Sick Days Are for Illness, Not Those Just Sick of Working
When employees are ill, it is in everyone’s best interests they stay home and recover. Paid sick days are designed to keep a workforce healthy. But some employees, especially those with “use it or lose it” sick time, feel entitled to the paid day off and call in sick anyway. When these result in previously unplanned three-day weekends, an employer is right to be suspicious.
Employers who see a pattern of conduct may be able to legitimately question it. Most of the time, a simple conversation can rectify matters. If employees are not truly ill, sensible people will take vacation days if they want a legitimate three-day weekend.
In some cases, repeated sick days may be a signal of issues that have not yet surfaced, such as harassment, substance abuse, or other matters that the employee has not discussed with supervisors, managers or Human Resources. Keep conversations open and be sensitive there may be facts you are not aware of.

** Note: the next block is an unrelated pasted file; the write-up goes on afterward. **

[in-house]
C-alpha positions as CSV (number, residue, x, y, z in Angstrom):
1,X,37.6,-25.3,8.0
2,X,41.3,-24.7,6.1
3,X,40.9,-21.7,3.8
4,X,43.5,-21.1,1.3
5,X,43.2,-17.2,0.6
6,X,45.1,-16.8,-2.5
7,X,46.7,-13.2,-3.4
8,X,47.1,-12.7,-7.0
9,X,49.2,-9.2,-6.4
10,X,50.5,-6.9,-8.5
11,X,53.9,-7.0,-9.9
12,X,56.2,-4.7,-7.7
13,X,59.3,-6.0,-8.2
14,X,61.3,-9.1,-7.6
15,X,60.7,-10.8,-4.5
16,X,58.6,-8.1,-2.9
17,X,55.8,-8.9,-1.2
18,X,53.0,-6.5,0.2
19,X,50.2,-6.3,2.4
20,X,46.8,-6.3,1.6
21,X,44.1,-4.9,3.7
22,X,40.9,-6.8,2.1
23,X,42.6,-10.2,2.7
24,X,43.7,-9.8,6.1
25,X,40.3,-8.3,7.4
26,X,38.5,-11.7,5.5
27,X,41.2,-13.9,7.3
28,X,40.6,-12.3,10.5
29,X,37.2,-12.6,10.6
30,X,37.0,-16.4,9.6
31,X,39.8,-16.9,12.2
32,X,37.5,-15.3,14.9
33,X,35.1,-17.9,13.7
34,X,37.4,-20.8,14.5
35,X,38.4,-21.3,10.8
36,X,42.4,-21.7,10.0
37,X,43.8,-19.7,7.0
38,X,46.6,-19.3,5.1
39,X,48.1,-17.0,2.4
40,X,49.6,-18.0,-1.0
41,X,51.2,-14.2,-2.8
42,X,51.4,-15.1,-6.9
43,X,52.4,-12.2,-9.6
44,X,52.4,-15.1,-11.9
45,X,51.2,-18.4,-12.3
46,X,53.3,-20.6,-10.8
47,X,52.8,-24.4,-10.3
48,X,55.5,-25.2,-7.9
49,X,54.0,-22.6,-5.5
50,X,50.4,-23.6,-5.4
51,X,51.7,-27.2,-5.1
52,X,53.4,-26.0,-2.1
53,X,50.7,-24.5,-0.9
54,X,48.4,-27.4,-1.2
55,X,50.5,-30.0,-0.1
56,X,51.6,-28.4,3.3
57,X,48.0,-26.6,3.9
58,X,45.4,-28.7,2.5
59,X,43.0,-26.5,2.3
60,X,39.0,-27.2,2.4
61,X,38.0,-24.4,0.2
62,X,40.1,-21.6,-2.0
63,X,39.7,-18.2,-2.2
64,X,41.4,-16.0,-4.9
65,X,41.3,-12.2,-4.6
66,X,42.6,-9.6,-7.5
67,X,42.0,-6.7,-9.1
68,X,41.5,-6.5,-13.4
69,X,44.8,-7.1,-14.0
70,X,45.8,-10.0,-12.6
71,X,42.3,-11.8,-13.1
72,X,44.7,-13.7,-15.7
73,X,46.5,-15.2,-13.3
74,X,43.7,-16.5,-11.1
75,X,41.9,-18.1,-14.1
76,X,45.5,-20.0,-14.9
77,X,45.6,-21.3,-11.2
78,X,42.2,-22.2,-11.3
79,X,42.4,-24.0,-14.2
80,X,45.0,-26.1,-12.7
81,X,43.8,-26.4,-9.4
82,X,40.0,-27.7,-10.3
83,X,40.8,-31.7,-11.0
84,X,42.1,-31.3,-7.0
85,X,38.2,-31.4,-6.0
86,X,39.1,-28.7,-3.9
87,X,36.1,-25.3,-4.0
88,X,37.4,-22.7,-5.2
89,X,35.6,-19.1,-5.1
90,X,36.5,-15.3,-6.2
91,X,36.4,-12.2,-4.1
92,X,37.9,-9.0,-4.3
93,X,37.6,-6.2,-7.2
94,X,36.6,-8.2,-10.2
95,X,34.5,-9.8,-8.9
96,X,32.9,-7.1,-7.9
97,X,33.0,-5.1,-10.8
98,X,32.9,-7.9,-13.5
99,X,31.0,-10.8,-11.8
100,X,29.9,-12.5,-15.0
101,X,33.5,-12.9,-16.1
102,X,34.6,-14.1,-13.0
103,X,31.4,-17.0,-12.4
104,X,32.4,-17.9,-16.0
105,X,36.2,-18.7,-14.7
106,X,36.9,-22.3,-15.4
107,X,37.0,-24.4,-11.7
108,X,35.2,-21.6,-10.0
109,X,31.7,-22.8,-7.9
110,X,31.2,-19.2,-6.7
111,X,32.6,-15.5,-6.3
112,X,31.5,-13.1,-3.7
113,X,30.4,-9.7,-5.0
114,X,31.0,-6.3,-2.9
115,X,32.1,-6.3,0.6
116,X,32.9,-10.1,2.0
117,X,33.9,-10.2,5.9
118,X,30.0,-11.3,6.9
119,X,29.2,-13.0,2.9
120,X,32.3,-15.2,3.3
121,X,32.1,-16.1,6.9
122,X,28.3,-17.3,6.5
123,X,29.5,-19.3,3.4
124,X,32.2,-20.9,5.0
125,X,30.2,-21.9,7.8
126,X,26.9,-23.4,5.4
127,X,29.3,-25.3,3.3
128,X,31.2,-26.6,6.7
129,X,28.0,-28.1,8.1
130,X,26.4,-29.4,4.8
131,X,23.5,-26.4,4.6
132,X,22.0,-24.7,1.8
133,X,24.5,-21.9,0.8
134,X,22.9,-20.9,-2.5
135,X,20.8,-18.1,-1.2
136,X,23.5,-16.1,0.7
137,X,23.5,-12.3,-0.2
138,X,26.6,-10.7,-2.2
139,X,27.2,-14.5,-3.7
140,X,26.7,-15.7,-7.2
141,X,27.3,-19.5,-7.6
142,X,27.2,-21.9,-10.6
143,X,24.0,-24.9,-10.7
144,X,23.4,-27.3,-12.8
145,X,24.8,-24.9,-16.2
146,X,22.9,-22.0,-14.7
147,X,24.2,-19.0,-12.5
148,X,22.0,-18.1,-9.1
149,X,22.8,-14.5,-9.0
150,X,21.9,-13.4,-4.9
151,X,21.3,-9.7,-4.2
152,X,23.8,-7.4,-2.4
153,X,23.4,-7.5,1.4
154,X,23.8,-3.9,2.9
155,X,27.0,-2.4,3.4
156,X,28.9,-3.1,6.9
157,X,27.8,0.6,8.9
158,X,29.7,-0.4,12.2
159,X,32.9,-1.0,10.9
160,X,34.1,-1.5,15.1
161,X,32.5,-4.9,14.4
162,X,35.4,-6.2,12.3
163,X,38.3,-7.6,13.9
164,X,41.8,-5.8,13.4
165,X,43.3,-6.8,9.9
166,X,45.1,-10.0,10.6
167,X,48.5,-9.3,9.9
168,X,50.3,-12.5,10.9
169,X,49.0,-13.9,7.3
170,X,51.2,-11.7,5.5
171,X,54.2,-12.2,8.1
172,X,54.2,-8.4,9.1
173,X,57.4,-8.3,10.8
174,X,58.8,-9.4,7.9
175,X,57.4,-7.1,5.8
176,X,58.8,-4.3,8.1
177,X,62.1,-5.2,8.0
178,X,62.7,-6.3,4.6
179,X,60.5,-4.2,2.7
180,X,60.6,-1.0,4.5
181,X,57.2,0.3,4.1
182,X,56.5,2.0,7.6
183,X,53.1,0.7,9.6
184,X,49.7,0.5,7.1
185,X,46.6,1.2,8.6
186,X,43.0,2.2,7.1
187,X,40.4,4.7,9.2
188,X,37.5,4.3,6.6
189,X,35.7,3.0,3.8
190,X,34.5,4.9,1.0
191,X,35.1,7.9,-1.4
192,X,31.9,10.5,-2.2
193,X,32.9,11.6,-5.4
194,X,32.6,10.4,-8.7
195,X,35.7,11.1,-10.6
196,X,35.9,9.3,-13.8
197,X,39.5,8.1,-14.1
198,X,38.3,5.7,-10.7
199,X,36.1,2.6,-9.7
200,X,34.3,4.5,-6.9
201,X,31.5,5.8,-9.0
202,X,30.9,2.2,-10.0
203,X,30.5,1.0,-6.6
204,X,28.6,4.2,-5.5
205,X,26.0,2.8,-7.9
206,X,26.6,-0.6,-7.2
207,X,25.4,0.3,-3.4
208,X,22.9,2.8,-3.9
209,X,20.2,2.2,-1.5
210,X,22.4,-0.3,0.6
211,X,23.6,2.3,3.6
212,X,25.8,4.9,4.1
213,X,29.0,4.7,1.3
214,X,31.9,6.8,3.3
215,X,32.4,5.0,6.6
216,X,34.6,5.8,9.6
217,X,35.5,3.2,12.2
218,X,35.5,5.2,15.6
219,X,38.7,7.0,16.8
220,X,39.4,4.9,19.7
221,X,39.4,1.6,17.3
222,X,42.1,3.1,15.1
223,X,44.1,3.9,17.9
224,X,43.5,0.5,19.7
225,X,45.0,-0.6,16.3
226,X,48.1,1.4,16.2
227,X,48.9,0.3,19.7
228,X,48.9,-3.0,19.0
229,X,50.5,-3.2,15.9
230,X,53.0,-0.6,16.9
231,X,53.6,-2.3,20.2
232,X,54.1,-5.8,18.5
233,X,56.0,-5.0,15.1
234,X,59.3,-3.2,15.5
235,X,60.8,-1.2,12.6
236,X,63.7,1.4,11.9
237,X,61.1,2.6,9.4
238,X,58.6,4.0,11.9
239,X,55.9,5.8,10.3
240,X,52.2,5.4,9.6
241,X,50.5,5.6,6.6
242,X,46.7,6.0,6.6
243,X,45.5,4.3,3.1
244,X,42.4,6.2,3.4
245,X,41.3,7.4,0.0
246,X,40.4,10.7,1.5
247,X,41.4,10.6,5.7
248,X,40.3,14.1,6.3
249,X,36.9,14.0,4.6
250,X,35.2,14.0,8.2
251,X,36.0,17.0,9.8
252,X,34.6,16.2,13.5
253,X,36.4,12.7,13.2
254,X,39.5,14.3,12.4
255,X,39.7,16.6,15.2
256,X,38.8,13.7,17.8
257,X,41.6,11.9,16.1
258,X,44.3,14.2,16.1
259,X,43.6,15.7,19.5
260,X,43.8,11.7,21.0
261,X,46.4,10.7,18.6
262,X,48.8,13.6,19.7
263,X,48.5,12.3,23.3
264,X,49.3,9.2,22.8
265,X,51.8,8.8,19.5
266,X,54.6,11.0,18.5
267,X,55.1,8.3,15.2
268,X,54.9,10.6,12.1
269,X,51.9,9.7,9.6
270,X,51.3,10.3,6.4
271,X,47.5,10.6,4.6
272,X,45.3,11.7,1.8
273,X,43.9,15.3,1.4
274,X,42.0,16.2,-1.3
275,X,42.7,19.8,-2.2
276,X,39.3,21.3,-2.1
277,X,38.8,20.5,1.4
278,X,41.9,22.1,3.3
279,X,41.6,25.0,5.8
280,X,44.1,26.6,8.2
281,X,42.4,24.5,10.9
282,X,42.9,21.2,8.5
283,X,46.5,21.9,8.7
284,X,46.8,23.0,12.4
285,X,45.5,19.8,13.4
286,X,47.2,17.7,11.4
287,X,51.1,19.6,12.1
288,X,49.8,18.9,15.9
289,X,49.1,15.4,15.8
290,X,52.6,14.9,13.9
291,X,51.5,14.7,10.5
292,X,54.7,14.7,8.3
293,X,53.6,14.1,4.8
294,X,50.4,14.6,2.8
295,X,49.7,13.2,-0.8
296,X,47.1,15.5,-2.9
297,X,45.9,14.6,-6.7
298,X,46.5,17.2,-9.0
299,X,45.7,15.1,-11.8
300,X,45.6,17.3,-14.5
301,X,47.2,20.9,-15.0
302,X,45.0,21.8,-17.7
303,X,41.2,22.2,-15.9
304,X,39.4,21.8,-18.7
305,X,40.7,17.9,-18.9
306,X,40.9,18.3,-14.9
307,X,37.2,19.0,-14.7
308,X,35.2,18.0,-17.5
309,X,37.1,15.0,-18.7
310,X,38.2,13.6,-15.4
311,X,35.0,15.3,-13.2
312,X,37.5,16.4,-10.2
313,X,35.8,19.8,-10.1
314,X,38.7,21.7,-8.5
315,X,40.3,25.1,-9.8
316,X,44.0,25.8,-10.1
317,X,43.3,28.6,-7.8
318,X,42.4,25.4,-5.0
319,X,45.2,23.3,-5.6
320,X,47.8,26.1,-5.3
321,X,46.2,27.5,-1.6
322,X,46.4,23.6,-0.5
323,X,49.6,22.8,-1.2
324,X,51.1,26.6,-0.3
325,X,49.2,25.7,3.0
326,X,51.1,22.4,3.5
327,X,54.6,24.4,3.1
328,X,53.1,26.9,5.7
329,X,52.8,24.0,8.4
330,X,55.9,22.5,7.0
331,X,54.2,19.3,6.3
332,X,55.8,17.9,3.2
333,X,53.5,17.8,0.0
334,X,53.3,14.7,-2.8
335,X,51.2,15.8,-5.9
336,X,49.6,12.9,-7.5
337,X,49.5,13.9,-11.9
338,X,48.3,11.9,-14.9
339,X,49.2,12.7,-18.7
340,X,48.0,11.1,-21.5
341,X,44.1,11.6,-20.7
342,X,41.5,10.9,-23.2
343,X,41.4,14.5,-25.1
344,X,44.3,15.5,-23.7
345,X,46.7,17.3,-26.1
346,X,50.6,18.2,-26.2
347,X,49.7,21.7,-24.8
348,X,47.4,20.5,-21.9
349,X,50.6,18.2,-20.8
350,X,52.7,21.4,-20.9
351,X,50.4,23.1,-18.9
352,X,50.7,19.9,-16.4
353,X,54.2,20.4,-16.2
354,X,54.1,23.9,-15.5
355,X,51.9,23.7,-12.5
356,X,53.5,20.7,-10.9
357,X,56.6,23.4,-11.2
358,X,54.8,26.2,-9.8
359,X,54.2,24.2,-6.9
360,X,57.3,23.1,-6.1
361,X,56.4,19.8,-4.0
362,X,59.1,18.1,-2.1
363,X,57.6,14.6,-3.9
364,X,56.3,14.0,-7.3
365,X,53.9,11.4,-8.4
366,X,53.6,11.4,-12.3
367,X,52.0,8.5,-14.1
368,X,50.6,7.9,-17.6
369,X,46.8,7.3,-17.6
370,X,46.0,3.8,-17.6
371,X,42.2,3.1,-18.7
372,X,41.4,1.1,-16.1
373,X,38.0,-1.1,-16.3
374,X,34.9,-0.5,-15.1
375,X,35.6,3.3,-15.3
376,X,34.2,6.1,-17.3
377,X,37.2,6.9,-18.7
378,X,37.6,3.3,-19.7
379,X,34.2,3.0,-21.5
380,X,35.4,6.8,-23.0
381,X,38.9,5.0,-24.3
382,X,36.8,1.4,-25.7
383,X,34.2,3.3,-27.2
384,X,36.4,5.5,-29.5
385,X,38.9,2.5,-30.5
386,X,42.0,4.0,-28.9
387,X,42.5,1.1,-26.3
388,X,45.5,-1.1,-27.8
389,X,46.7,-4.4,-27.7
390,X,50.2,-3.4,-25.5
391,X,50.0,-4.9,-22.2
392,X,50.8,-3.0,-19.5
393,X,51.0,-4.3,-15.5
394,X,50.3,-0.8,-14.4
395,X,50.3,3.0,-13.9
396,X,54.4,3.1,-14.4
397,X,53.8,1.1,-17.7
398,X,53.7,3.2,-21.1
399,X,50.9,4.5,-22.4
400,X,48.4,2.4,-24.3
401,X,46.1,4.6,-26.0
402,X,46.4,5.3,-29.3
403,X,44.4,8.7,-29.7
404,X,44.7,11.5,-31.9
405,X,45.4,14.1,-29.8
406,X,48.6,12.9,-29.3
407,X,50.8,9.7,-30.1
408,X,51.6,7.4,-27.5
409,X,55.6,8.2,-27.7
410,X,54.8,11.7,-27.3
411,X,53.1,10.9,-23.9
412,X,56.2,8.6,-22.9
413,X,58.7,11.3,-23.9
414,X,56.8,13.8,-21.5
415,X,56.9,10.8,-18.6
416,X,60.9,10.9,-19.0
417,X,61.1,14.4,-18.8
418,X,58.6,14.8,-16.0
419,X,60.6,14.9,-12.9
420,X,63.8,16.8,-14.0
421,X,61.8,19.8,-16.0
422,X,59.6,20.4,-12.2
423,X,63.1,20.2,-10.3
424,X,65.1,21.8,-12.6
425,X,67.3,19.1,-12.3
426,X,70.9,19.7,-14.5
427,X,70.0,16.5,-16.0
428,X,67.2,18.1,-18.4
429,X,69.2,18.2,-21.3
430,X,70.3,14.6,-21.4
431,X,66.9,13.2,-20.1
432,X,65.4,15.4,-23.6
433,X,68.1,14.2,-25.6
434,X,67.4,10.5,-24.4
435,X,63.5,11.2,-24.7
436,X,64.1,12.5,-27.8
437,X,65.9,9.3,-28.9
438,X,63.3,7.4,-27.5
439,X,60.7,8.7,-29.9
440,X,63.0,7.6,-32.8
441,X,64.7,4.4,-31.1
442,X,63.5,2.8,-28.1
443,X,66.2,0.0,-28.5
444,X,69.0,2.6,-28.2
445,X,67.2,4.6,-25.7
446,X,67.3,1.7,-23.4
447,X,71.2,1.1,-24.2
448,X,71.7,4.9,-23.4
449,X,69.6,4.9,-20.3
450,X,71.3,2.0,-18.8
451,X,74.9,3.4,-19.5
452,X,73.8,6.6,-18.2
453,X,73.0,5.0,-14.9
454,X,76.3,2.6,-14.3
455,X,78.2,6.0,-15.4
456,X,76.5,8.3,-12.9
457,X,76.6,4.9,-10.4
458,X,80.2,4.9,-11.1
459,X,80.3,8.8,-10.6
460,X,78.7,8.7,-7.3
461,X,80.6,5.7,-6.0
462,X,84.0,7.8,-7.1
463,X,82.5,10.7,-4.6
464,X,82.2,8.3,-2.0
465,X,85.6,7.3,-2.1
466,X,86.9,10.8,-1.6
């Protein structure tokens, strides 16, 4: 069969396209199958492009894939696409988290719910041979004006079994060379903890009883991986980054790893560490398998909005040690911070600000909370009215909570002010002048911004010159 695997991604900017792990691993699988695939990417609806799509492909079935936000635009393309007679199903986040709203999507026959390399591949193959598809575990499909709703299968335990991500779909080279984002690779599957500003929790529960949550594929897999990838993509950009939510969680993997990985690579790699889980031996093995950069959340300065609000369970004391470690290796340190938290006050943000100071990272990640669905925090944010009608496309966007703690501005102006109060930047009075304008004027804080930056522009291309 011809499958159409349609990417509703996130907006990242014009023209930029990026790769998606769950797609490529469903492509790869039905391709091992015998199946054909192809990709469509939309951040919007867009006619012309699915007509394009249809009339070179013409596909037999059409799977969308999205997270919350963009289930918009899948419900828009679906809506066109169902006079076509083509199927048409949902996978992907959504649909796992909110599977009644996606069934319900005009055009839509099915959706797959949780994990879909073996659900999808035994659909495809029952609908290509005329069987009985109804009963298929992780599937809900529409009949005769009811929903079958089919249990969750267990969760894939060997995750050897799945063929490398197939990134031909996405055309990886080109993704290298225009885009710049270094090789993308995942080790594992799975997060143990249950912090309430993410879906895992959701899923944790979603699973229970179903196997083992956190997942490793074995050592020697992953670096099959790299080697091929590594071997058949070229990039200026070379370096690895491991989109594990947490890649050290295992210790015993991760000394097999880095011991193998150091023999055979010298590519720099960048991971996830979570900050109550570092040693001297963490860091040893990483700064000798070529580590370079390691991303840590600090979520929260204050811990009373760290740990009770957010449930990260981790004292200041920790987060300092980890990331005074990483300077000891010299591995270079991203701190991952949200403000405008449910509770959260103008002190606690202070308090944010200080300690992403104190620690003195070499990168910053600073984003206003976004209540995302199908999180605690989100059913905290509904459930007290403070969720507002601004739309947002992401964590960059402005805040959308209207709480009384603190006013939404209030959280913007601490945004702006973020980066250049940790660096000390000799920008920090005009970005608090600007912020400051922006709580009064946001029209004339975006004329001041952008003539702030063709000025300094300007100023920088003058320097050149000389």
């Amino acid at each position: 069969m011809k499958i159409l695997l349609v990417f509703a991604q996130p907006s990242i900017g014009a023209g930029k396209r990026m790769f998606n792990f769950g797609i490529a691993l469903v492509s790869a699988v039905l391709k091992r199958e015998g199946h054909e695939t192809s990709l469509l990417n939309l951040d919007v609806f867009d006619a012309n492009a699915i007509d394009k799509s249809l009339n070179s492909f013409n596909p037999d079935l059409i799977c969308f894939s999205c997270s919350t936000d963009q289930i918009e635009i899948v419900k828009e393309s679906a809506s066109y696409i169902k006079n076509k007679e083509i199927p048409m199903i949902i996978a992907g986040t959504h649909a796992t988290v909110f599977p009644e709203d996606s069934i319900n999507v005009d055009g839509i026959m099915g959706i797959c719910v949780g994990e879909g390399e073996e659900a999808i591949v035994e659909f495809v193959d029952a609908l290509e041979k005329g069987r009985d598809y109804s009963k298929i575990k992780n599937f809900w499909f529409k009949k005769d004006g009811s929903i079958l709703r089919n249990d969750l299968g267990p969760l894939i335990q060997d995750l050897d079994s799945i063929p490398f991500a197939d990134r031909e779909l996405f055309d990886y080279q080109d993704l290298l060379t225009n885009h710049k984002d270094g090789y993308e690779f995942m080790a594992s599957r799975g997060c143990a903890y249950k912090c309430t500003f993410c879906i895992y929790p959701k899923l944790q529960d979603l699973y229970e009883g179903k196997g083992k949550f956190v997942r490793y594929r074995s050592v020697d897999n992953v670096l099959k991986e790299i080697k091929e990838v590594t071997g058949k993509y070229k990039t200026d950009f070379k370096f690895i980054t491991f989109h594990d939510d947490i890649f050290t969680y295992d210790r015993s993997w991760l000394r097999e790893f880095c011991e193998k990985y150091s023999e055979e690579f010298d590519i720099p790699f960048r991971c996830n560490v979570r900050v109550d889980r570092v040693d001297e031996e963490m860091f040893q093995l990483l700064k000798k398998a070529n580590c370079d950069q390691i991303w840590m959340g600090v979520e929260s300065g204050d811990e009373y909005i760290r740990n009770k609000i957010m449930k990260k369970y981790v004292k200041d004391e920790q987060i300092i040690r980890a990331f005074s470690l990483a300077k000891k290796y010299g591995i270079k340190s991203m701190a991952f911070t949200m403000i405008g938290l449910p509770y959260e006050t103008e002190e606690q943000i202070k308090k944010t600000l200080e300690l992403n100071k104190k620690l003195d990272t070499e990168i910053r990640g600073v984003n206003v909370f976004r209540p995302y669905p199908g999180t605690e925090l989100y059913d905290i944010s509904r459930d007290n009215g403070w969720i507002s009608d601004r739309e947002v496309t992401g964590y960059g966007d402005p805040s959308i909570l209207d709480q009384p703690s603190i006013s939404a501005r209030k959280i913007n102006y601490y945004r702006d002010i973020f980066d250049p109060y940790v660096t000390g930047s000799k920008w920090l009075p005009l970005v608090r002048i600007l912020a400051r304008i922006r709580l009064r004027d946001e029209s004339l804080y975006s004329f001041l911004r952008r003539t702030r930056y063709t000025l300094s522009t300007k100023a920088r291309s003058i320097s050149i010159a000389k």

What trips up scofflaws? Social media. Facebook posts and Instagrams from the ski lodge will soon reveal you do not have flu or that your back seems perfectly fine.
Employers use a wide variety of programs to incentive employees, keep them healthy, and discourage misuse of benefit programs. Some employers even buy back some unused sick pay at the end of the year. It is wise to remember any misrepresentation to an employer can result in discipline up to an including termination. A better tactic is to approach your manager, indicate you are current with your projects, and would like to take a sick day to recharge, so you can continue functioning at pace.